Valmiki Ramayana - Yuddha Kanda in Prose
Sarga 120

When Indra the lord of celestials asks Rama for a boon, Rama requested Indra to bring back to life, all the monkeys who had lost their life in the battle. Indra grants the boon and all the dead monkeys are restored to life. The celestials disperse and the whole army of monkeys enjoy their well-earned rest.

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When Dasaratha returned, the Lord Indra, the destroyer of Paka the demon, was very much pleased and spoke to Rama, who stood there with his joined palms.

"O Rama, the foremost among men! Your sight of us, should not go in vain. Therefore, tell us whatever is desired by you."

Hearing the words of the great souled Indra the lord of celestials, after having been pleased, Rama with the most placid mind spoke the following words with rejoice: "O the foremost among the eloquent! O Indra! If you have affection in me, I shall speak out my words. Make my words real. Let all the monkeys, who reached the abode of death, after displaying their energy for my sake restore their life and get up. O the bestower of honour! I wish to see all those monkeys, who for my sake, were removed from their sons and wives, be delighted at heart."

"They were all valiant, proving their energies and did not take their death into account. They made their strenuous efforts and died. O Indra! Restore their lives to them."

"Those monkeys - who counted death as nothing and who were fond of doing favour to me - let them get re-united with their near and dear ones by your grace. I seek this boon of you. O bestower of honour! I wish to see the monkeys and bears, free from wounds and pains, with augmented strength and valour. Wherever the aforesaid monkeys live, let there be rivers with crystal-clear water, flowers, roots and fruits even in an off-season."

Hearing the words of that great-souled Rama, Indra the lord of celestials endowed as he was with delight, again spoke the following words: "O beloved Rama! This boon, which has been sought by you is hard to grant. No offer has, however, been revised by me in the past. Therefore this will come to be. Let all those monkeys and bears along with long-tailed monkeys, who have been killed in battle, by the demons and whose heads and arms have been severed, be alive and active again."

"Without any ill-health and wounds and with boosted strength and valour, the monkeys will rise again, as those fallen asleep would do at the end of their sleep. All of them, full of delight, will get re-united with their friends, relatives, kinsmen and family members. O the wielder of a great bow! The trees will look colourful with flowers and fruits even in the off-season. Rivers too will remain constantly with water."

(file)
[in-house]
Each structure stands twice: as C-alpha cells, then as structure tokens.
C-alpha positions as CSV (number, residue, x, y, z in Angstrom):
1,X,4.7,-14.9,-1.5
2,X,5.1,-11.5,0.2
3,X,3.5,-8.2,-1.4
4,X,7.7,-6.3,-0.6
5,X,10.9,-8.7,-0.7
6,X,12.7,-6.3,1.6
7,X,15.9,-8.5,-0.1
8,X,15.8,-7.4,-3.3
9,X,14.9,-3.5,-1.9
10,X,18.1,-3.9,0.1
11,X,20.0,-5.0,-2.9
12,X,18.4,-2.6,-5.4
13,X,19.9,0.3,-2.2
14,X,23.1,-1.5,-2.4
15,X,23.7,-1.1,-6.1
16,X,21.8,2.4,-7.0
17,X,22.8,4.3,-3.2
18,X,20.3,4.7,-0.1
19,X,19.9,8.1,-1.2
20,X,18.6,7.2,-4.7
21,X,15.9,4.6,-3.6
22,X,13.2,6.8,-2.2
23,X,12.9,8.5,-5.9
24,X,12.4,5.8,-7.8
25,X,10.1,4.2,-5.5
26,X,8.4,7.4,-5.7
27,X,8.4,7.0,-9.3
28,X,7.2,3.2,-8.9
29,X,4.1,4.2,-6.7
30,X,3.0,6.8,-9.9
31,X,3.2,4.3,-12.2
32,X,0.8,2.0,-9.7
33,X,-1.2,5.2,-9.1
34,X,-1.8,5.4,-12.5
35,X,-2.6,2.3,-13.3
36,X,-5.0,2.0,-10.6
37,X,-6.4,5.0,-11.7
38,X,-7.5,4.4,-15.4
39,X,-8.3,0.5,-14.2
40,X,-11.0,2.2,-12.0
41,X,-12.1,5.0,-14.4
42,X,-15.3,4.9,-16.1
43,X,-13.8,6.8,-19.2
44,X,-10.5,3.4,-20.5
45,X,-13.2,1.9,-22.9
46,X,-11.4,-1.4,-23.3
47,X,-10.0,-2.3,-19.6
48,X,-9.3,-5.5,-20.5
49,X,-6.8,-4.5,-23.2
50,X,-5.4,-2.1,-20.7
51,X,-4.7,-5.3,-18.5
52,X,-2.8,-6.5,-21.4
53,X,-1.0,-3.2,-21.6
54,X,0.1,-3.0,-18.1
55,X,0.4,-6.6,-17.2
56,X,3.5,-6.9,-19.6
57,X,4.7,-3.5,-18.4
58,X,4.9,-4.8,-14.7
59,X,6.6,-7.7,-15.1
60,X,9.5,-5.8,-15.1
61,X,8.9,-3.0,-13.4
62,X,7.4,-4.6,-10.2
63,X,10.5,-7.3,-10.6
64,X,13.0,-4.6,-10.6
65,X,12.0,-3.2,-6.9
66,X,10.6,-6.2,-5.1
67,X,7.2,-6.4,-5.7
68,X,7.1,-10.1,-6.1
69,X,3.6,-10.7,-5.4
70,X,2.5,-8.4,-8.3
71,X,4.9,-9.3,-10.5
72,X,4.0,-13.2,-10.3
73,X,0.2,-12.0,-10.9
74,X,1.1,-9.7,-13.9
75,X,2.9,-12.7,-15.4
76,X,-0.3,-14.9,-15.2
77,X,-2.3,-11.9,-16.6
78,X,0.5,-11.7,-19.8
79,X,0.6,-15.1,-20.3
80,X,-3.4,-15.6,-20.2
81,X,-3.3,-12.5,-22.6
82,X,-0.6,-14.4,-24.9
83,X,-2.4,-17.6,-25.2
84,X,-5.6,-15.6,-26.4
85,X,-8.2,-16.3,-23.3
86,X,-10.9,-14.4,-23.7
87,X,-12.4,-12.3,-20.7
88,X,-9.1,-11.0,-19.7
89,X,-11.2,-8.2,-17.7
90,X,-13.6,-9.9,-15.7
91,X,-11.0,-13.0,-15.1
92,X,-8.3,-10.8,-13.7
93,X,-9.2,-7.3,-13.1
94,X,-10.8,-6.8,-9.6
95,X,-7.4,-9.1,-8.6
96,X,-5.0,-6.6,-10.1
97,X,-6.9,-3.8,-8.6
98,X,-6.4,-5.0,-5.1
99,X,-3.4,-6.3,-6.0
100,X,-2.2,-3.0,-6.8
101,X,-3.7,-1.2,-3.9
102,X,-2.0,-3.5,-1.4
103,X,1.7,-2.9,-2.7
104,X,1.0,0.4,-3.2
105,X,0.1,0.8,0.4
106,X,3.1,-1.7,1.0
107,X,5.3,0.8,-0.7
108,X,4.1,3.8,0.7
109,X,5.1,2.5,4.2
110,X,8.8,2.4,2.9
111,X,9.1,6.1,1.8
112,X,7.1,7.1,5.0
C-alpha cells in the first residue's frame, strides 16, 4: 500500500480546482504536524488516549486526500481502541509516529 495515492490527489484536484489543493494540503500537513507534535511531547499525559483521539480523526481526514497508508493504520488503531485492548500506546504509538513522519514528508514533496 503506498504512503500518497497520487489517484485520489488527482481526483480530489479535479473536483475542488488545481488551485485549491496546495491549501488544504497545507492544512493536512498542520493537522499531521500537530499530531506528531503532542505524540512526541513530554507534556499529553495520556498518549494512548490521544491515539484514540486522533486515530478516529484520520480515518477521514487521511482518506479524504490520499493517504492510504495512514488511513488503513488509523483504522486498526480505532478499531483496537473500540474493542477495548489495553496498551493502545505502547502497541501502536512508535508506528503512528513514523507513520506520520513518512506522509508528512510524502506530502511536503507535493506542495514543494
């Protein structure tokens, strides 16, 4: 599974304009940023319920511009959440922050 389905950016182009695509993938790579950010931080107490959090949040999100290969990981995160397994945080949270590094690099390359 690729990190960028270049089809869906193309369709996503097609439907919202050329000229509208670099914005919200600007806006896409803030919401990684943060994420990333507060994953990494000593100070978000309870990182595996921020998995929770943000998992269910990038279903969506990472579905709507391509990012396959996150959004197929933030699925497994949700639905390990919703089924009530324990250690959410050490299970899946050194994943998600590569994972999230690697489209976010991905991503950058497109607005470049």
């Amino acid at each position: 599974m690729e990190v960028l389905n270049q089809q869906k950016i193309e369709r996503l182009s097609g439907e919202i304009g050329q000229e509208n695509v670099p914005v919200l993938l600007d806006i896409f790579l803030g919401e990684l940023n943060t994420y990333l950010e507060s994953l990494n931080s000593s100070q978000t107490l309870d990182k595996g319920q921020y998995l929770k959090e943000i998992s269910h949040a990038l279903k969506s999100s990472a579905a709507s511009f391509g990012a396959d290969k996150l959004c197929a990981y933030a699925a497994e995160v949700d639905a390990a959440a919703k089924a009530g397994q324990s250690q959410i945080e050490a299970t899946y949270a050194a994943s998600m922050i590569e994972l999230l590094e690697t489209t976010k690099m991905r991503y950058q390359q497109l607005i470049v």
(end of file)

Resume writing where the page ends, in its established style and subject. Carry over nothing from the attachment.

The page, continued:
Thereupon, all those monkey-warriors got up, as if from a sleep, with all their limbs completely healed of wounds. All the monkeys felt surprised, saying to one another "What miracle is this?" Seeing Rama, whose wish has been fully realized, all the foremost of celestials, with a great delight, spoke praisingly to Rama and Lakshmana:

"O monarch! Proceed to Ayodhya from here and disband the monkeys. Reassure this illustrious and devoted Seetha. O destroyer of adversaries! See Bharata, your brother, who is practicing austerities through grief caused by separation from you, the great-souled Shatrughna and all your mothers. Get yourself consecrated on the throne. Bring rejoice to the citizens, by going there."

Thus speaking to Rama and Lakshmana, Indra the thousand-eyed god of celestials, having been pleased, returned to heaven with other gods in their aerial cars, shining like the sun. Having respectfully saluted all those celestials, Rama along with Lakshmana his brother, then instructed all the monkeys to take rest in their respective places.

Thereupon, that illustrious and mighty army of rejoiced troops, for its part, which as protected by Lakshmana and Rama, and was blazing with splendour on all sides, shone brightly like the might, illumined by the moon.

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Thus, this is the 120th chapter in Yuddha Kanda of Valmiki Ramayana, the First Epic poem of India.

© September 2009, K. M. K. Murthy

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